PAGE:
Thumbs down: Campaigns running attack ads

Emma Shafer, Assistant Editor

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To those who choose to spend November 6th volunteering at the polls.

Every election requires a team of people who have to go and man the polls from 6 a.m. until the polls close at 8 p.m. These people are an eclectic mix and are hired through the Sangamon County Clerk’s office.

We commend people for being there to make sure the masses are able to vote quickly and easily every election. They deserve recognition.

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The recent voter suppression that has been seen in America.

Native Americans in North Dakota made national news last week after it was discovered that they would be unable to vote in an important Senate race. Native Americans who live on settlements do not have street addresses, but have P.O. boxes. A technicality in a North Dakota law requires that those who vote have street addresses.

In Kansas, the mostly Latinx town Dodge City are not able to vote locally. Their only polling place was closed.

Georgia saw thousands of people being unregistered to vote after Secretary of State Brian Kemp’s office removed their names from the rolls. 70 percent of the names removed were African-Americans.

Voter suppression is alive and well in America today, and seems to be affecting a majority people of color.

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Those in Springfield working so hard to ensure that everyone is able to vote November 6th.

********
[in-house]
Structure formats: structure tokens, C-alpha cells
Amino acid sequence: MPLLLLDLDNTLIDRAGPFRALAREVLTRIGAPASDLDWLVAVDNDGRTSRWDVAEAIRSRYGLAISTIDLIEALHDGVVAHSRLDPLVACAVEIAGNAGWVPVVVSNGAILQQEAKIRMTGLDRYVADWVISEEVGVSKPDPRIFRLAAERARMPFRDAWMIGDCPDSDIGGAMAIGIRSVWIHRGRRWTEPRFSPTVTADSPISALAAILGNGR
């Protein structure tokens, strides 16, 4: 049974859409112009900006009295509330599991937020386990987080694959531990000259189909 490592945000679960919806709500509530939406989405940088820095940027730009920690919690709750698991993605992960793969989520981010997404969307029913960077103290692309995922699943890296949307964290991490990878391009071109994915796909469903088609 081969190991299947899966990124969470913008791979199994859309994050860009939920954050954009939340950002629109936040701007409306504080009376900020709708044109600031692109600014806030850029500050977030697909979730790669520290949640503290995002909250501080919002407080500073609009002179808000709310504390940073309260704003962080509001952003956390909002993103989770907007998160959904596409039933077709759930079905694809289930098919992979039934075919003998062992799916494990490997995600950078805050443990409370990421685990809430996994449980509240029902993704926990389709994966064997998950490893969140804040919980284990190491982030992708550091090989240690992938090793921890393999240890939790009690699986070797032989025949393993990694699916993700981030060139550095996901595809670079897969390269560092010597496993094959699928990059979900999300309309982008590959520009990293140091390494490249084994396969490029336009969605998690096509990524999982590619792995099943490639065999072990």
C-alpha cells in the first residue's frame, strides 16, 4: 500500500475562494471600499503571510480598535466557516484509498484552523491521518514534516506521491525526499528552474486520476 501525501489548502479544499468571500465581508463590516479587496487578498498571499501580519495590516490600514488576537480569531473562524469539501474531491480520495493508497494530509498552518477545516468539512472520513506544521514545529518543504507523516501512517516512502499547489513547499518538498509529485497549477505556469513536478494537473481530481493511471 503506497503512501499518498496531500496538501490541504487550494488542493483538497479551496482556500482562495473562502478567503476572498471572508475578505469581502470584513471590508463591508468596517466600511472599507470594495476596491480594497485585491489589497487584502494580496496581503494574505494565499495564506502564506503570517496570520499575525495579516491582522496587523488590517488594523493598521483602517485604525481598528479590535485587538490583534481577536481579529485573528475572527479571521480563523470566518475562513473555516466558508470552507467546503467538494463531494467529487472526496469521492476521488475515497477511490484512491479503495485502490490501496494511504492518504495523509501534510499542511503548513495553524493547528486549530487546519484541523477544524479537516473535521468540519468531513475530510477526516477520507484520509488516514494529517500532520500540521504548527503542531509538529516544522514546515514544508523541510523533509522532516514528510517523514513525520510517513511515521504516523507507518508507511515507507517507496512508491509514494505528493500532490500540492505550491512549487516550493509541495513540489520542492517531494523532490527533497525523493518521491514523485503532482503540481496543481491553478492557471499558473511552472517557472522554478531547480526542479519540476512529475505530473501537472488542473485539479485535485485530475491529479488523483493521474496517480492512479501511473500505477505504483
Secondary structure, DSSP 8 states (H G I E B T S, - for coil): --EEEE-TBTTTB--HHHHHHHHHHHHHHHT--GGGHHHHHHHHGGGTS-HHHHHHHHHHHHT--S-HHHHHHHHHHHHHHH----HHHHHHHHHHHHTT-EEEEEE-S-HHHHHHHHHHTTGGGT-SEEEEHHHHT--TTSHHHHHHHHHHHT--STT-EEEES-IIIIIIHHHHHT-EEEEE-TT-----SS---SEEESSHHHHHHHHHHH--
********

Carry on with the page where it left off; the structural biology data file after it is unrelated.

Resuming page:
Groups like Faith Coalition for the Common Good have registered hundreds of people to vote this election season, and have knocked on over 1,000 doors reminding people to vote in the upcoming midterm election.

They are not affiliated with a political party and do not endorse specific candidates.

Don Gray, the Sangamon County Clerk, has also extended early voting hours this season. The clerk’s office is open Monday-Sunday, and has seen record amounts of people early voting this cycle.

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Campaigns who are running attack ads against their opponents.

Many campaigns in Central Illinois are facing stiff competition, and have turned to running attack ads against their opponents, often including outlandish arguments and unverifiable claims.

Rodney Davis, an incumbent running for re-election in the 13th Congressional district, ran an ad against his opponent Betsy Dirksen Londrigan claiming she had something to do with getting a Lincoln hat at the Presidential Abraham Lincoln Library and Museum that was not able to be tied to President Lincoln.

Governor Rauner ran an ad against J.B. Pritzker depicting a marriage ceremony between Pritzker and Illinois Speaker of the House Michael J Madigan were married. It featured profanity and a message that was unclear.

These attack ads do nothing constructive for the candidates who run them; they simply stir up anger and hate in their bases.

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Thumbs down: Campaigns running attack ads